Gloster Meteor F.8 (EG224) [@ Koninklijk Leger Museum, Brussels]
Built under licence in Belgium by Avions Fairey, with parts provided by Gloster, EG224 entered service with the Belgium Air Force in 1952. Before being Struck Off Charge on the 19th September 1963 EG224 served with 349 Squadron (1 Wing), Beauvechain AB and 33 Squadron (13 Wing), Brustem AB. Stored at Koksijde AB before transfer to the museum 20th March 1964.
Gloster Meteor F.8 (VZ467) [@ Royal Australian Air Force Museum]
Built by Gloster in 1949 and entered RAF service as VZ467.
VZ467 went on to serve with a number of RAF squadrons before finally
retiring from target towing duties on the 22nd October 1982.
Struck off Charge VZ467 was then sold on to the private market.
During 2001 VZ467 was purchased by the Temora Aviation Museum, NSW.
Dismantled and shipped to Australia for reassembly in Bankstown, NSW, and
then flown to the museum in August 2001.
VZ467 is the only Meteor F.8 flying in the world.
In the photograph VZ467 is in the livery of A77-851 "Halestorm" which was
flown by Sgt. George Hale of RAAF 77 Squadron during the Korean War.
Originally delivered to the RAF as WK683 to 33 MU based at RAF Lyneham on
the 10th June 1952.
Placed into storage and allocated to the RAAF on the 16th July 1952 as A77-851.
On the 27th March 1953 A77-851 was credited with shooting down
a MIG during the Korean War and later with another “probable” kill.
Upon returning to Australia A77-851 was allocated to 23 Squadron until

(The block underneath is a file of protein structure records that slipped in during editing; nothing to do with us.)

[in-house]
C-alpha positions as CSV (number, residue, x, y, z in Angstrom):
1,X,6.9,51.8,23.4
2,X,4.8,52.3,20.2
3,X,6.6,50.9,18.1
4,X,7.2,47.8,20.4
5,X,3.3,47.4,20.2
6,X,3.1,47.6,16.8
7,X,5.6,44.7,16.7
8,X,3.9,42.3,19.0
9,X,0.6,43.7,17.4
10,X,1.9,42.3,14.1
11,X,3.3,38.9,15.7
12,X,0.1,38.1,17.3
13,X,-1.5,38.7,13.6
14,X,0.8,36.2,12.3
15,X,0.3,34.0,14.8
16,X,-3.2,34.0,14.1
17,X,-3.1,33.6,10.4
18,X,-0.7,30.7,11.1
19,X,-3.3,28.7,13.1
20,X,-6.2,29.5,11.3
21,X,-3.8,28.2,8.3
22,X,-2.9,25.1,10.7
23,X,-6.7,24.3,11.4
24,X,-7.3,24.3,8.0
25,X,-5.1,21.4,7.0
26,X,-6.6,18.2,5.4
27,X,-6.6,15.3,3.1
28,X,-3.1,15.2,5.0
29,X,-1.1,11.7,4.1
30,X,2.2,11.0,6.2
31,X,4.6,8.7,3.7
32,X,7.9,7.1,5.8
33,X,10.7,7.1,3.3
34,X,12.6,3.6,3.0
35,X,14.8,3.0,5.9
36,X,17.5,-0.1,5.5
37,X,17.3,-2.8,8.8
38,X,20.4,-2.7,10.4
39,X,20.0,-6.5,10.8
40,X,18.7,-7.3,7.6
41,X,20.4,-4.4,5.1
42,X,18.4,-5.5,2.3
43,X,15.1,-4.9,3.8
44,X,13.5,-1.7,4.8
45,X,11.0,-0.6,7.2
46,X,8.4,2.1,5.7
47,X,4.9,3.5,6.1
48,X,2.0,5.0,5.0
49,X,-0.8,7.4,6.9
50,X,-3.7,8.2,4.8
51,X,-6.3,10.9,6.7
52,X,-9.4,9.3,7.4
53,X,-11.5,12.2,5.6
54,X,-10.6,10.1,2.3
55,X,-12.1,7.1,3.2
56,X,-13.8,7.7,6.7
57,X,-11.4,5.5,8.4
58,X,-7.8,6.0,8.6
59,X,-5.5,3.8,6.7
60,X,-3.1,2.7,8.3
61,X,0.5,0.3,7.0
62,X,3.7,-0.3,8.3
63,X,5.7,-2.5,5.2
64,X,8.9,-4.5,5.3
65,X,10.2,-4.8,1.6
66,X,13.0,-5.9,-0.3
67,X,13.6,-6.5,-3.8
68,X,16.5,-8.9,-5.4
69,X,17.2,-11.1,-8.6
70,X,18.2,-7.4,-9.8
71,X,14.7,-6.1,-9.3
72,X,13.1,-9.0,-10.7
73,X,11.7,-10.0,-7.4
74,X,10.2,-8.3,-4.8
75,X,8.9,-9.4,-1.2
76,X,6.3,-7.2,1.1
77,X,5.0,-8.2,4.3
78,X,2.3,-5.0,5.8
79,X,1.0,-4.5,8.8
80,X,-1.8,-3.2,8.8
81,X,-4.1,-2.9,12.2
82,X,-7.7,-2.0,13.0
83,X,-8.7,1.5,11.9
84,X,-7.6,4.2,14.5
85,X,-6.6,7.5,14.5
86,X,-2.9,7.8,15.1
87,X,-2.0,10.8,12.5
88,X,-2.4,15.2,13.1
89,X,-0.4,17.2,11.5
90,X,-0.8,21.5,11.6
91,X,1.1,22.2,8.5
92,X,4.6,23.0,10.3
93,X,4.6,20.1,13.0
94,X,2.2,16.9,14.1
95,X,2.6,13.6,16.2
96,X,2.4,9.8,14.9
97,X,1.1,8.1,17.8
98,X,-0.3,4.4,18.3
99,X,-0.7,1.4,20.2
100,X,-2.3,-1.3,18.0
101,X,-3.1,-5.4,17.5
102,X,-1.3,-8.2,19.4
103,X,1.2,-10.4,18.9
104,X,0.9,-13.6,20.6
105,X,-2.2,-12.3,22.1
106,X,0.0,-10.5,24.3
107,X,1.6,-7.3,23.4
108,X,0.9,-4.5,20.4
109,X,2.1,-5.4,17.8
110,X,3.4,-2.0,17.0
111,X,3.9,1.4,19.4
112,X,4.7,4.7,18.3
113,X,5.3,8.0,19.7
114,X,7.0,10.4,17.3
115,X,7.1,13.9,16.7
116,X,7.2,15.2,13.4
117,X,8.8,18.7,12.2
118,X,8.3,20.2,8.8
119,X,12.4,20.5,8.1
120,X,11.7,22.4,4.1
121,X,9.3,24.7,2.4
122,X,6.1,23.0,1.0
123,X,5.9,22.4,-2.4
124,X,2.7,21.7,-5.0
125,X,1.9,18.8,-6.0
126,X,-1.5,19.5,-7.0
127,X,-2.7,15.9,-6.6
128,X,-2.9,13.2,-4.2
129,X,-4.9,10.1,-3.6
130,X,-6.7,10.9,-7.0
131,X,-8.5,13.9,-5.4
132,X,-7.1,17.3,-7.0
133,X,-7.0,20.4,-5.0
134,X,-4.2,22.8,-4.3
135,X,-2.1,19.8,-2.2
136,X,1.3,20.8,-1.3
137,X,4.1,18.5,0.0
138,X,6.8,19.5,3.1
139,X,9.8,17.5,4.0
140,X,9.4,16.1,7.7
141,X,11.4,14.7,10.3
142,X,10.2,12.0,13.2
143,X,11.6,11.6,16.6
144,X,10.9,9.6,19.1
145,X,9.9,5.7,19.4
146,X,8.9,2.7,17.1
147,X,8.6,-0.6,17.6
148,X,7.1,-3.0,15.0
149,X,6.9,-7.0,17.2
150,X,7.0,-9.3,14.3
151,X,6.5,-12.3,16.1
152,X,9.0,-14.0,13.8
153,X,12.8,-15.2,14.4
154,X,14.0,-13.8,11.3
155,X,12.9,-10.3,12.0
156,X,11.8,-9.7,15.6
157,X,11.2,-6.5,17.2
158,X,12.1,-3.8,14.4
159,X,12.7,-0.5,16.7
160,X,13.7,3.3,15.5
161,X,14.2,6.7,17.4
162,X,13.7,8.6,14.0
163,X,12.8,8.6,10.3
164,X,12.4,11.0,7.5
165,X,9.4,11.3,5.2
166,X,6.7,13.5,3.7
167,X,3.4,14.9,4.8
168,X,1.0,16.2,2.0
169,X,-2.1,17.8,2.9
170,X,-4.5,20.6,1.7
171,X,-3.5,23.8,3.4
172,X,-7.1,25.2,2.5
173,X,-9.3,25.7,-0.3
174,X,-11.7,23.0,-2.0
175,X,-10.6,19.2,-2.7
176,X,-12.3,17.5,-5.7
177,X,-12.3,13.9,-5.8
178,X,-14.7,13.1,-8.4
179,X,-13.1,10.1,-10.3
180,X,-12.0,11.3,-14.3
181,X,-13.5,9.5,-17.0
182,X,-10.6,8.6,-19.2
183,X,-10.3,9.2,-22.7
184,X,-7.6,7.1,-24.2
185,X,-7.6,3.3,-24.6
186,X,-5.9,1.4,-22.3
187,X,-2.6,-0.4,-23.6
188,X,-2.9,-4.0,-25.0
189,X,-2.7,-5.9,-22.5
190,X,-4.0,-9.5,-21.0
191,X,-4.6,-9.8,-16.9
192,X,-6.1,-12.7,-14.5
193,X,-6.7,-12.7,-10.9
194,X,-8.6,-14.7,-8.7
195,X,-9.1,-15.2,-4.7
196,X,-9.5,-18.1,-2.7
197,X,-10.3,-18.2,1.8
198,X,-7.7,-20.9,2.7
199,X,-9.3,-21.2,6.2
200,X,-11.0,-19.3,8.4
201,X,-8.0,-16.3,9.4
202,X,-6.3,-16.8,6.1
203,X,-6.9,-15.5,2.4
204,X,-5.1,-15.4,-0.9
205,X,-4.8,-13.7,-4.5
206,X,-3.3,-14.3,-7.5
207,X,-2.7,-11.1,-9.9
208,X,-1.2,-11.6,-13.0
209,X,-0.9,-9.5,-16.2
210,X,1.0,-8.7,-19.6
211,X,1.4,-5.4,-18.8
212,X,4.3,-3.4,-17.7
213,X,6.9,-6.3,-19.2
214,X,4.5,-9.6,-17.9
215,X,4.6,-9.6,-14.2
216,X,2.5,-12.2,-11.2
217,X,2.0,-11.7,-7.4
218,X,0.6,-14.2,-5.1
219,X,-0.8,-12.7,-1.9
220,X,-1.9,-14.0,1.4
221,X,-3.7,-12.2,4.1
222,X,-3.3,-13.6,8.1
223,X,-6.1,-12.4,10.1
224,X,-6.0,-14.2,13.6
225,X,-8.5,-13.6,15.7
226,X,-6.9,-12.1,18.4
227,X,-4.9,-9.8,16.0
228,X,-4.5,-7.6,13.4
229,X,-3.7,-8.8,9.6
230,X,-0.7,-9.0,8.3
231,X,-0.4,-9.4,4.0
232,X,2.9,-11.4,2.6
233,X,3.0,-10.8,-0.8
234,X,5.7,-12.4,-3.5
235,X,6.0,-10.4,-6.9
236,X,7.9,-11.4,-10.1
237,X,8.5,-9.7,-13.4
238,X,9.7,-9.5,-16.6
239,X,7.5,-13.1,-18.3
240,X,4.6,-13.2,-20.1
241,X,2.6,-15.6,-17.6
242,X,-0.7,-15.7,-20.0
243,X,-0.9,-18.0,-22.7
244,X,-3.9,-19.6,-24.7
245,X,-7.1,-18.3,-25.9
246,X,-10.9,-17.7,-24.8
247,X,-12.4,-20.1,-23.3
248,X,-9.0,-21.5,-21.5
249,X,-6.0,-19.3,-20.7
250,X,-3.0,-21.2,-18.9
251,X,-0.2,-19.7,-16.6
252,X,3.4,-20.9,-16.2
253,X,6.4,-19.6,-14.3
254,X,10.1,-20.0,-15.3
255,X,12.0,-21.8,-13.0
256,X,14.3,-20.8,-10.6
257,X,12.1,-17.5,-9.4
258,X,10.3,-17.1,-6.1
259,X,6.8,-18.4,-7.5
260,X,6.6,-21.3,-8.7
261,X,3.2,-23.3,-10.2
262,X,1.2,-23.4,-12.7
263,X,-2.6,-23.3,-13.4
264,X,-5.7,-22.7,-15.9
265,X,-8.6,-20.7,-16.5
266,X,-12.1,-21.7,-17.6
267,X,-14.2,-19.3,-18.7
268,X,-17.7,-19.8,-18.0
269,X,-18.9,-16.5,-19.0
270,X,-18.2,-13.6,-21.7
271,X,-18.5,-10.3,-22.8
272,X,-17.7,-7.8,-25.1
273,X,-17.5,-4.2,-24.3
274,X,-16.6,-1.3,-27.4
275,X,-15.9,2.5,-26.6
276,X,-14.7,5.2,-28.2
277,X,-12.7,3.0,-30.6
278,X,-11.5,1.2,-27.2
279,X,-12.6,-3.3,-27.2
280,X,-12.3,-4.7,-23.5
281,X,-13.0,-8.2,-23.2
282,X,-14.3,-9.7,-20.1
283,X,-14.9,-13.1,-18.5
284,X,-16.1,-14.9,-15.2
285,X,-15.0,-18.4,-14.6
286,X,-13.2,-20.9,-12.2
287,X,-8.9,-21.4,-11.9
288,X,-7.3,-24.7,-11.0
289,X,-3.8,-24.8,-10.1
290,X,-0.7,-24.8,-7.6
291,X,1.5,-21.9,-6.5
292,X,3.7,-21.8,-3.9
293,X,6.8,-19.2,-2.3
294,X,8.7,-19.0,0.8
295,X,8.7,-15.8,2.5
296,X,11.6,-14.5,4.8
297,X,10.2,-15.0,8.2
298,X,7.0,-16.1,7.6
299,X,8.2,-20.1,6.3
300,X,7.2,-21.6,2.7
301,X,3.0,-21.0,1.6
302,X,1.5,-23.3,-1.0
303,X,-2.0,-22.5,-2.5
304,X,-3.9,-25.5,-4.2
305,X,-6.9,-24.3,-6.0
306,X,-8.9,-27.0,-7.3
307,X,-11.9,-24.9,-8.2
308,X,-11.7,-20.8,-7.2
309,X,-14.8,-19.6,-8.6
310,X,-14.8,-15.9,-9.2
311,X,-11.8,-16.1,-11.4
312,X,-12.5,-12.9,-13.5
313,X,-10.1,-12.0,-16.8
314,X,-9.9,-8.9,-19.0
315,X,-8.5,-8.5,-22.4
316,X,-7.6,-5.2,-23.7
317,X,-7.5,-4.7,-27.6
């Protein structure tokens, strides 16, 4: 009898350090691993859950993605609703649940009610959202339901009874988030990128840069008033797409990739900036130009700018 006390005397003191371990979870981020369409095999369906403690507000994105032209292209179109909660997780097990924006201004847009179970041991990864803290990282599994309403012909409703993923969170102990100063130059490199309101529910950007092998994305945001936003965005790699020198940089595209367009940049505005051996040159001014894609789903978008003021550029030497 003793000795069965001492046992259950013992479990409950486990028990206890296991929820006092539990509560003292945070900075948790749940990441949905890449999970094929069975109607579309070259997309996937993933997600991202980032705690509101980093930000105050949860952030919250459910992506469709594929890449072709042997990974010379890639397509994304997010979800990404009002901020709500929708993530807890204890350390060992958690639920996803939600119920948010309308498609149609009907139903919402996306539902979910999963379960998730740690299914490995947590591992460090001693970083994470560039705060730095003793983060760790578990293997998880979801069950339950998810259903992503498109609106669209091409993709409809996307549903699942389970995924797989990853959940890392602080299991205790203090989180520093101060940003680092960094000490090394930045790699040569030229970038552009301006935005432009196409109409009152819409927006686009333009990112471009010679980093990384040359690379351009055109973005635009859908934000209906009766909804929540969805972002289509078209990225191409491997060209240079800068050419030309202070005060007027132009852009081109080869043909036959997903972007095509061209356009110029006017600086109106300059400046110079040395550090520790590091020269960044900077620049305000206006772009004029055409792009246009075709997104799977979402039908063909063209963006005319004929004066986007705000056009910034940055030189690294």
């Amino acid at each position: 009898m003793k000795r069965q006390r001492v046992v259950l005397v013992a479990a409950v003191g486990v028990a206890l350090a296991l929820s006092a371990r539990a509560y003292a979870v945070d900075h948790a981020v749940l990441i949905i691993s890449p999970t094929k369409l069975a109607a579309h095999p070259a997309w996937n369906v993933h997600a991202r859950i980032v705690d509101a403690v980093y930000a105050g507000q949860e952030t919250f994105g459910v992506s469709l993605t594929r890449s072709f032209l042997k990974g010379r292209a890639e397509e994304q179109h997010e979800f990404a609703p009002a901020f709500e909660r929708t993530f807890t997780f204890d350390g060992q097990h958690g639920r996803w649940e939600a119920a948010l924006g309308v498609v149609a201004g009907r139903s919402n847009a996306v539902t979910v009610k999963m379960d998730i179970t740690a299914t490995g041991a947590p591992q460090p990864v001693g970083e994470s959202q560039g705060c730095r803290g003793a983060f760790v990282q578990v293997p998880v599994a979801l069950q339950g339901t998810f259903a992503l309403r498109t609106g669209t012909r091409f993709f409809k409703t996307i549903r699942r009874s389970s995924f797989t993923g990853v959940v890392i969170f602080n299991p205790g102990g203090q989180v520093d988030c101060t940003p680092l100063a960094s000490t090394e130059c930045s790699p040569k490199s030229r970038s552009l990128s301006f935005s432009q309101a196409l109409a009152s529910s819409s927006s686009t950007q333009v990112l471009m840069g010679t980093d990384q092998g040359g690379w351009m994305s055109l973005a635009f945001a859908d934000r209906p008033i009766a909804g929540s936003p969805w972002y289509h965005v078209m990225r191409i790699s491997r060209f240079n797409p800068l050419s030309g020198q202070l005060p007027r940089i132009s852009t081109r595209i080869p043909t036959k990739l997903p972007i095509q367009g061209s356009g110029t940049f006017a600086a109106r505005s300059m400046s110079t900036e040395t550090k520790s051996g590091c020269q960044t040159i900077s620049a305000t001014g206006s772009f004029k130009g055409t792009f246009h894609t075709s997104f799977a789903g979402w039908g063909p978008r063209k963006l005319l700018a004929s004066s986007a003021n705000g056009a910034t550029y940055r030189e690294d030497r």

June 1960 when the squadron ceased flying activities.
During October 1960 A77-851 was allocated to the Weapons Research
Establishment (WRE) based at RAAF Edinburgh near Adelaide, South Australia.
RAAF Edinburgh had been constructed during 1955 as a support base for the
joint UK-Australian Weapons Research Establishment at Woomera.
Later A77-851 was converted into a U.21 drone by Fairey Aviation and
entered service in this role during March 1963.
Unfortunately following a crash landing at Woomera during an unmanned
trial flight A77-851 was Struck off Charge on the 8th January 1964
for scrap - the original nose section is on display at the South Australia
Aviation. [ The
photographs of VZ467 are by the kind permission of Alf Batchelder of the RAAF Museum]
photographs of VZ467 are by the kind permission of Alf Batchelder of the RAAF Museum]
The photographs of VZ467 are by the kind permission of Alf Batchelder of the RAAF Museum]
Gloster Meteor FR.9 (VZ608) [@ Newark Air Museum]
Similarly, and probably the most effective Meteor reconnaissance variant, the PR.10 was based on the F.8 and was designed to replace the Spitfire IX and XIX in the high-altitude reconnaissance role. The F.8 fuselage was mated to a F.4 tail unit, a FR.9 nose and the long wings of the F.3 for high altitude work. The first prototype flew on the 29th March 1950 and was actually converted into the first production aircraft. The type could reach an altitude of 47,000 ft and had an endurance of 3 hrs 40 min with wing and ventral tanks. The cannons were removed and two additional F.52 cameras were located in the rear fuselage. The PR.10’s were delivered to the RAF from December 1950 and were given to 2 and 541 Squadrons in Germany and 13 Squadron in Cyprus. Between 1951 and 1956 it is believed that PR.10’s of 541 Squadron took part in a series of reconnaissance sorties over East Germany. These flights were ended when the Soviet Air Force deployed MiG-19’s to East Germany, however, the PR.10s continued to fly reconnaissance sorties along the edge of the East German airspace. In all fifty-eight PR.10’s were built by Gloster and none were exported.